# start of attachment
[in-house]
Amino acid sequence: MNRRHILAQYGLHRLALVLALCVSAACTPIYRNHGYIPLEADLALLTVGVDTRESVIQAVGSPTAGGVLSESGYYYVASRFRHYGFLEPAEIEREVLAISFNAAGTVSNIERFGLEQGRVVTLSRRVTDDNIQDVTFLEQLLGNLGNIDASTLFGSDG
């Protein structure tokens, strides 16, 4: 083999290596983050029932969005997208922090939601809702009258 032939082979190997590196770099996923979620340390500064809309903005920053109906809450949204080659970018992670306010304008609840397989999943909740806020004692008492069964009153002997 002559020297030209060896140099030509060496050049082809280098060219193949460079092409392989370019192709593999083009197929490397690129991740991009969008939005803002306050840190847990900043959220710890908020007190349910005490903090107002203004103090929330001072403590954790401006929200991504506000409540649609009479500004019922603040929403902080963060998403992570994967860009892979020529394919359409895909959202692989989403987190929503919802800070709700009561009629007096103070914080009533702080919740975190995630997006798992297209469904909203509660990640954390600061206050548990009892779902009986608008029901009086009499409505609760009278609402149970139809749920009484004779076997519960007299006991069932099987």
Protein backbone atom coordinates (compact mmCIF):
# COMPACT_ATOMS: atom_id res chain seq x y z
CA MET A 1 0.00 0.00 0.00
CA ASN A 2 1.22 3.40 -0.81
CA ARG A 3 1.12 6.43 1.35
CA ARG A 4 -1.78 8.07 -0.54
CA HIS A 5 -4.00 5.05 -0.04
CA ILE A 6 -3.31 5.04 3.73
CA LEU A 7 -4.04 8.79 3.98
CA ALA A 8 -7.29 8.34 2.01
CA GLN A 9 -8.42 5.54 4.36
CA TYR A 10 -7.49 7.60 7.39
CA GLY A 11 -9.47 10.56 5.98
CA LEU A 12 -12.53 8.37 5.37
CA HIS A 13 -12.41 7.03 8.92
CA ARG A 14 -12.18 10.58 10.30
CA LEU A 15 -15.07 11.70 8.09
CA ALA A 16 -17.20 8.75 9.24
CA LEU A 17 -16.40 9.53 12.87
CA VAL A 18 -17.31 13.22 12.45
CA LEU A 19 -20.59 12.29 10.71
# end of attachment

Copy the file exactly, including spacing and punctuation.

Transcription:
[in-house]
Amino acid sequence: MNRRHILAQYGLHRLALVLALCVSAACTPIYRNHGYIPLEADLALLTVGVDTRESVIQAVGSPTAGGVLSESGYYYVASRFRHYGFLEPAEIEREVLAISFNAAGTVSNIERFGLEQGRVVTLSRRVTDDNIQDVTFLEQLLGNLGNIDASTLFGSDG
């Protein structure tokens, strides 16, 4: 083999290596983050029932969005997208922090939601809702009258 032939082979190997590196770099996923979620340390500064809309903005920053109906809450949204080659970018992670306010304008609840397989999943909740806020004692008492069964009153002997 002559020297030209060896140099030509060496050049082809280098060219193949460079092409392989370019192709593999083009197929490397690129991740991009969008939005803002306050840190847990900043959220710890908020007190349910005490903090107002203004103090929330001072403590954790401006929200991504506000409540649609009479500004019922603040929403902080963060998403992570994967860009892979020529394919359409895909959202692989989403987190929503919802800070709700009561009629007096103070914080009533702080919740975190995630997006798992297209469904909203509660990640954390600061206050548990009892779902009986608008029901009086009499409505609760009278609402149970139809749920009484004779076997519960007299006991069932099987």
Protein backbone atom coordinates (compact mmCIF):
# COMPACT_ATOMS: atom_id res chain seq x y z
CA MET A 1 0.00 0.00 0.00
CA ASN A 2 1.22 3.40 -0.81
CA ARG A 3 1.12 6.43 1.35
CA ARG A 4 -1.78 8.07 -0.54
CA HIS A 5 -4.00 5.05 -0.04
CA ILE A 6 -3.31 5.04 3.73
CA LEU A 7 -4.04 8.79 3.98
CA ALA A 8 -7.29 8.34 2.01
CA GLN A 9 -8.42 5.54 4.36
CA TYR A 10 -7.49 7.60 7.39
CA GLY A 11 -9.47 10.56 5.98
CA LEU A 12 -12.53 8.37 5.37
CA HIS A 13 -12.41 7.03 8.92
CA ARG A 14 -12.18 10.58 10.30
CA LEU A 15 -15.07 11.70 8.09
CA ALA A 16 -17.20 8.75 9.24
CA LEU A 17 -16.40 9.53 12.87
CA VAL A 18 -17.31 13.22 12.45
CA LEU A 19 -20.59 12.29 10.71